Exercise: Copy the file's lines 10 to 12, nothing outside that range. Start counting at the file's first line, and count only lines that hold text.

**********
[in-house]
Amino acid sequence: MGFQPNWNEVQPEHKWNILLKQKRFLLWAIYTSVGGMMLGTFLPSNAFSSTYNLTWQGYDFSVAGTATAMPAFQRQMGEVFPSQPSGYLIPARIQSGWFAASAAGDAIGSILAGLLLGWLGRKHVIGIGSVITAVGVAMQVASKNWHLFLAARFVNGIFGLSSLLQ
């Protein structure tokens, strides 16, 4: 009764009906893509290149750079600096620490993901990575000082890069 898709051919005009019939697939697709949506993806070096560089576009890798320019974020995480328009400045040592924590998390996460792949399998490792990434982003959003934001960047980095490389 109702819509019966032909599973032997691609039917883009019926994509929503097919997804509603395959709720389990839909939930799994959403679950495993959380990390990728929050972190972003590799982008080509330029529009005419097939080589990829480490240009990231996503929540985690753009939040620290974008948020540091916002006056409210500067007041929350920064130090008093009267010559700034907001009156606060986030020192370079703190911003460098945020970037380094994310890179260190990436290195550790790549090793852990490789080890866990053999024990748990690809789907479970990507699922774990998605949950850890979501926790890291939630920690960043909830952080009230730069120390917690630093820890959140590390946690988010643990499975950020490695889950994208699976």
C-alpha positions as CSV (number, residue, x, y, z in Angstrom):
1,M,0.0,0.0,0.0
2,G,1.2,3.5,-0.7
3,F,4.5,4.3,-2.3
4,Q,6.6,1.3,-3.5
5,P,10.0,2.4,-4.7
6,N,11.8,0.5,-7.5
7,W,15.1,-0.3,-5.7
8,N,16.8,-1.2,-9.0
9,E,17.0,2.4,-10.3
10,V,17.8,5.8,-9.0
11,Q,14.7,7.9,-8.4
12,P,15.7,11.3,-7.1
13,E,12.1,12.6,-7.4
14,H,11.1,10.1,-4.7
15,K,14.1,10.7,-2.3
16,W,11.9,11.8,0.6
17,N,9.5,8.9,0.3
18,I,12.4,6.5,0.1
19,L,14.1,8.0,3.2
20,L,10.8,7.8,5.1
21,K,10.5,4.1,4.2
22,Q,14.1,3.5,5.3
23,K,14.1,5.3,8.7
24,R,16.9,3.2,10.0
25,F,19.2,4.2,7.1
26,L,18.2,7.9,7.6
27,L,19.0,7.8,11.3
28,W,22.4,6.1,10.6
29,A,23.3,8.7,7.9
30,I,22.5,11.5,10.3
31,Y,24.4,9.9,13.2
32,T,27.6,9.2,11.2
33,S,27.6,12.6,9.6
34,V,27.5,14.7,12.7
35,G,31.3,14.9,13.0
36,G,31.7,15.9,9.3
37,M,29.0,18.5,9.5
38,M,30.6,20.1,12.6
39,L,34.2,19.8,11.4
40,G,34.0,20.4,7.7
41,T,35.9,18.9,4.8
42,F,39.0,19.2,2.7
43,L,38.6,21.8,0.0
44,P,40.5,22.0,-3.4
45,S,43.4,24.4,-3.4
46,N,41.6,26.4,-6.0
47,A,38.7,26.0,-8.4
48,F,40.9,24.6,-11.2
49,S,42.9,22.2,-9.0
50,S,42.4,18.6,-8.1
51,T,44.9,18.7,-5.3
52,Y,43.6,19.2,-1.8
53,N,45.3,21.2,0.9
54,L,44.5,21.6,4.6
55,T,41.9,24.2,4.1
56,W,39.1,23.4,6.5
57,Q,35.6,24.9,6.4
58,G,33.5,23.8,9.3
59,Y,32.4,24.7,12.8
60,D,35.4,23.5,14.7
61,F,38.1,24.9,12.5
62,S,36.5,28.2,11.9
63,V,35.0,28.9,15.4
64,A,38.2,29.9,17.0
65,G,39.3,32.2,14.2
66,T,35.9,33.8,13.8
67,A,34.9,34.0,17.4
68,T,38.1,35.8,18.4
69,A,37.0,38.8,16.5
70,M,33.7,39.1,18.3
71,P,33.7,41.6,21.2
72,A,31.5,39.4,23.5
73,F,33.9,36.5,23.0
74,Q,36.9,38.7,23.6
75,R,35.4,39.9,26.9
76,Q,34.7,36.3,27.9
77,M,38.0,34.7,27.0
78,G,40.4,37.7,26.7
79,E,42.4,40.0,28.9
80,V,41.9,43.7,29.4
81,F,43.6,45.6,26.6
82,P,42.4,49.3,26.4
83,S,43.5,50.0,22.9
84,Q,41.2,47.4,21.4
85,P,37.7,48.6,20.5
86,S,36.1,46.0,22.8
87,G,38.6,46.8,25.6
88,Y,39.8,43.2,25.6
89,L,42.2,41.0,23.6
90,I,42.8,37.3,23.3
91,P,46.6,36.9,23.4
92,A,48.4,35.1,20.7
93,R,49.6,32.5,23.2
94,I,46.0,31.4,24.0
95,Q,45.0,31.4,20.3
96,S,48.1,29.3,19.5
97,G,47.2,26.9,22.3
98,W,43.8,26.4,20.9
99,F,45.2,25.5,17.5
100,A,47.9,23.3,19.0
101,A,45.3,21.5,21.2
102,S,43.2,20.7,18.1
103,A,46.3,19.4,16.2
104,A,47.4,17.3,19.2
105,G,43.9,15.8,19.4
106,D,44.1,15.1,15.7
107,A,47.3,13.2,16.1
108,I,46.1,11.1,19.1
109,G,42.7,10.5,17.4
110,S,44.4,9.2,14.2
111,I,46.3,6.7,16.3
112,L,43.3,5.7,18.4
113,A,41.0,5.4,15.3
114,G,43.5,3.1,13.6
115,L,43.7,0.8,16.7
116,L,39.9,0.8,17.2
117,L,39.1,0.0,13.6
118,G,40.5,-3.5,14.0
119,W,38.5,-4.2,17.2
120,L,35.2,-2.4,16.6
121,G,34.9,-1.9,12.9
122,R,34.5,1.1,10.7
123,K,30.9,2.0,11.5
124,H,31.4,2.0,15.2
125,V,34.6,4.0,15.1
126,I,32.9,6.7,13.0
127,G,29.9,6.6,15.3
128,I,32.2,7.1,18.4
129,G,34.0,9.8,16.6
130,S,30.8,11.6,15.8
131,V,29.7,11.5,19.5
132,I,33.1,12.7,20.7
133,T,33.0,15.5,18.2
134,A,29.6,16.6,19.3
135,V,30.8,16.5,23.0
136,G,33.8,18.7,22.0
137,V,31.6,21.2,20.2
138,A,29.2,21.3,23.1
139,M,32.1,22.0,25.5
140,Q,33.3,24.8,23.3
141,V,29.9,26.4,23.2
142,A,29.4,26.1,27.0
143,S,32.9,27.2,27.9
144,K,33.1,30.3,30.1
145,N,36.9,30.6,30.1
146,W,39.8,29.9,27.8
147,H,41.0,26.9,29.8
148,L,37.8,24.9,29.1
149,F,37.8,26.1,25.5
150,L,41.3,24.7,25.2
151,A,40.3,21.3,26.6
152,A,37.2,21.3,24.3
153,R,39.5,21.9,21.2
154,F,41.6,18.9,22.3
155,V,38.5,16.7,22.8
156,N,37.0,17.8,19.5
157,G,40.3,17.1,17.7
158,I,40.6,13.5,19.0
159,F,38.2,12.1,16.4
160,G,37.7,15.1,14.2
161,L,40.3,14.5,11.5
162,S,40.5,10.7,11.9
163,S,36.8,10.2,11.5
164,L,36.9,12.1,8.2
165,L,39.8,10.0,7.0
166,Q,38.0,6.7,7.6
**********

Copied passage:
6,N,11.8,0.5,-7.5
7,W,15.1,-0.3,-5.7
8,N,16.8,-1.2,-9.0